Parsley Sauce

Knock Knock
Who’s there!
Parsley!
Parsley who?
Parsley the sauce please!

Excuse this bad joke, but I just couldn’t resist..
I have to admit that not only have I never made parsley sauce, I never even tried it before.  One of my colleagues always says how much she loves it. I had to try it to see what it’s all about.

I see the appeal now,  it’s a really delicious, quick and no fuss sauce to make and can be used with ham, fishcakes, baked fish, or even vegetables. We had it simply with baked salmon and green beans.

CLASSIC PARSLEY SAUCE

(adapted from BBC Food)

Tip:  Make it just before you need to use it.

Ingredients:

25g butter

25g plain flour

400ml milk

a good handful flat leaf parsley, chopped

salt and pepper to taste

Method:

  1. Melt the butter in a saucepan.

  2. Stir in the flour and cook for 1-2 minutes, watch the heat to ensure sure the paste does not burn.

  3. Gradually stir in the milk to get a smooth sauce. I prefer to use a whisk for that, stirring all the time, bring to the boil.

  4. Lower the heat and simmer gently for 5-7 minutes.
  5. Season with salt and pepper, stir in chopped parsley, serve it straight away.

 

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Mixed Beans and Aubergine Chilli

Aubergine is not the vegetable you usually find in a chilli, but their meaty, spongy texture perfectly absorbs all the flavours and together with the beans makes a delicious combo.

Mixed bean and aubergine chilli

MIXED BEANS AND AUBERGINE CHILLI

(recipe adapted from S. Rimmer’s ‘The Accidental Vegetarian’ book)

Ingredients: 

about 80ml vegetable oil

1-2 aubergines, depends on the size, cut into chunky cubes

1 red onion, chopped

1 green pepper, chopped

4 garlic cloves, finely chopped

2-3 red chillies, finely chopped

1 teaspoon ground coriander

1 teaspoon paprika

1/2 teaspoon cumin

pinch of ground cinnamon

1 x 400g tin chopped tomatoes

1 x 400g tin mixed beans

1 cup of water

1/2 teaspoon sugar (optional)

1/2 teaspoon cocoa powder (optional)

salt and pepper to taste

grated cheese/soured cream to serve (optional)

Method:

  1. Heat some oil in a pan and fry the aubergine pieces for about 7 minutes or until they get some colour and soften. Remove and drain on the kitchen towel.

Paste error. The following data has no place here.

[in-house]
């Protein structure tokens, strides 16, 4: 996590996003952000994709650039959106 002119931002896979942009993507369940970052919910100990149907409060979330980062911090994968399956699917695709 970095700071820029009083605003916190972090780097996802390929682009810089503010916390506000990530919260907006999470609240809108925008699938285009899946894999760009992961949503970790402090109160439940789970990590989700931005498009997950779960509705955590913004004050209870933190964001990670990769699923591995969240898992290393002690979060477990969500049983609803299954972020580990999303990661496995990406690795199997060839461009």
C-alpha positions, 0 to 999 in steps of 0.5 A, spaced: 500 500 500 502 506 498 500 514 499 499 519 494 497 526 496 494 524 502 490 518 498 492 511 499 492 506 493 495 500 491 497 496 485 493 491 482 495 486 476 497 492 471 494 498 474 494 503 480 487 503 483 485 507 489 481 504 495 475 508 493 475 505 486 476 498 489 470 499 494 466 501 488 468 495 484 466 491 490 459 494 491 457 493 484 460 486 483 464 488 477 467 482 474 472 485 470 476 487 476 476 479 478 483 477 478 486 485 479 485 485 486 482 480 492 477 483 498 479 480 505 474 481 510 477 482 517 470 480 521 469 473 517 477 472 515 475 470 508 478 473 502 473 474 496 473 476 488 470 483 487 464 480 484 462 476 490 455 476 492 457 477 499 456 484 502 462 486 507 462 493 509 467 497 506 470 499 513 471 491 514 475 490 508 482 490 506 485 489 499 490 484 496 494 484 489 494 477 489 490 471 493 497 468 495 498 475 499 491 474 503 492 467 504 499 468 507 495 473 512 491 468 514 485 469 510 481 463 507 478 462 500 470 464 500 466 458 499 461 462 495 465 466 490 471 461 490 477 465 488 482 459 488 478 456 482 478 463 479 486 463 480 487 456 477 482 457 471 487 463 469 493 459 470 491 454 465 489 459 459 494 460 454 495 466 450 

2. Fry the onions until soft and translucent, add chopped green peppers, continue to fry for another 4 minutes. Add the garlic, chillies, all spices, stir well and cook for another 2 minutes.
  3. Then add the beans, tomatoes, aubergines, sugar and cocoa powder (if you use it) and a cup of water. Season well, cover with the lead and cook on a medium heat for about 20 minutes.
  4. Check again for seasoning and serve with rice/baked potatoes, with dollop of soured cream and some grated cheese.

Leftovers Cheesy Gratin

It’s not the most sophisticated dish, to be honest, but it works on so many levels. It helps to tidy up the loose ends from your fridge and takes minutes to assemble the dish, and goes so well on a midweek cold evening.

Leftovers Gratin

Leftovers cheesy gratin

LEFTOVERS CHEESY GRATIN

Ingredients:

50g butter

1 onion, finely chopped

50g flour

2 tablespoons Dijon mustard

500ml milk

200g mature cheddar, grated

3 cooked potatoes, sliced

200g frozen peas

200g any cooked meat/ham (optional)

salt & pepper to taste

Method:

  1. Heat the oven to 200C.
  2. Melt the butter in a saucepan, add the onion, cook until it’s soft and translucent. Then stir in the flour and cook for 1 minute. Gradually stir in the milk until smooth with no lumps, (I prefer to use a whisk for that) keep stirring until the mixture begins to bubble and thickens to a creamy sauce. At this stage add the mustard and cheese, leaving a handful of grated cheese aside for the topping. Check for seasoning and remove from the heat.
  3. Place potatoes, peas and cooked meat or any other cooked vegetables you’d like to use up, in a deep oven proof dish. Pour over the cheese sauce, then sprinkle with remaining cheddar.
  4. Bake for 20-25 minutes or until the topping is golden and crisp.

 

Aubergine and Chickpeas